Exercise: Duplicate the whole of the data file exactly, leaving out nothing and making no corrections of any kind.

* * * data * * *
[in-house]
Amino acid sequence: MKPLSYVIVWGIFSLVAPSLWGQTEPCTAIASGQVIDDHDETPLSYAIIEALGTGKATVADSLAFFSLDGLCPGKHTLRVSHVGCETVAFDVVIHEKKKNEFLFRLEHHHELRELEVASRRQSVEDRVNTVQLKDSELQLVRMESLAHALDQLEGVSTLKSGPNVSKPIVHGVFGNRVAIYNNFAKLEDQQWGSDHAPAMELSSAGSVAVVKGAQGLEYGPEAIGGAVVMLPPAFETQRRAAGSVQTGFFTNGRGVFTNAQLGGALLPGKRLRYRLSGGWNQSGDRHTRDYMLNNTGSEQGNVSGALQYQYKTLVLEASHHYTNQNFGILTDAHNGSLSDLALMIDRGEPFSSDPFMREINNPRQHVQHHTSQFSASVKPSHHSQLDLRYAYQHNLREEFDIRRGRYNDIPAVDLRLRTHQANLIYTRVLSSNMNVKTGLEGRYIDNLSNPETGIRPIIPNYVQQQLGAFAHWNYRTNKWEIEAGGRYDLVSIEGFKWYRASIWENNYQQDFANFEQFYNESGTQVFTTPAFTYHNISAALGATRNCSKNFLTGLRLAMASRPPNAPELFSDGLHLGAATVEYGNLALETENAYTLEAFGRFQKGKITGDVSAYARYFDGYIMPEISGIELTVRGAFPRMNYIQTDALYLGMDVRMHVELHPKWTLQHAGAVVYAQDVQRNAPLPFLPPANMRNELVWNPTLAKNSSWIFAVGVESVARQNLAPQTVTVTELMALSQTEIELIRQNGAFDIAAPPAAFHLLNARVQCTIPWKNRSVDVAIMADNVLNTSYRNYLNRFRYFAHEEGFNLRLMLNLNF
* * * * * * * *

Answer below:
[in-house]
Amino acid sequence: MKPLSYVIVWGIFSLVAPSLWGQTEPCTAIASGQVIDDHDETPLSYAIIEALGTGKATVADSLAFFSLDGLCPGKHTLRVSHVGCETVAFDVVIHEKKKNEFLFRLEHHHELRELEVASRRQSVEDRVNTVQLKDSELQLVRMESLAHALDQLEGVSTLKSGPNVSKPIVHGVFGNRVAIYNNFAKLEDQQWGSDHAPAMELSSAGSVAVVKGAQGLEYGPEAIGGAVVMLPPAFETQRRAAGSVQTGFFTNGRGVFTNAQLGGALLPGKRLRYRLSGGWNQSGDRHTRDYMLNNTGSEQGNVSGALQYQYKTLVLEASHHYTNQNFGILTDAHNGSLSDLALMIDRGEPFSSDPFMREINNPRQHVQHHTSQFSASVKPSHHSQLDLRYAYQHNLREEFDIRRGRYNDIPAVDLRLRTHQANLIYTRVLSSNMNVKTGLEGRYIDNLSNPETGIRPIIPNYVQQQLGAFAHWNYRTNKWEIEAGGRYDLVSIEGFKWYRASIWENNYQQDFANFEQFYNESGTQVFTTPAFTYHNISAALGATRNCSKNFLTGLRLAMASRPPNAPELFSDGLHLGAATVEYGNLALETENAYTLEAFGRFQKGKITGDVSAYARYFDGYIMPEISGIELTVRGAFPRMNYIQTDALYLGMDVRMHVELHPKWTLQHAGAVVYAQDVQRNAPLPFLPPANMRNELVWNPTLAKNSSWIFAVGVESVARQNLAPQTVTVTELMALSQTEIELIRQNGAFDIAAPPAAFHLLNARVQCTIPWKNRSVDVAIMADNVLNTSYRNYLNRFRYFAHEEGFNLRLMLNLNF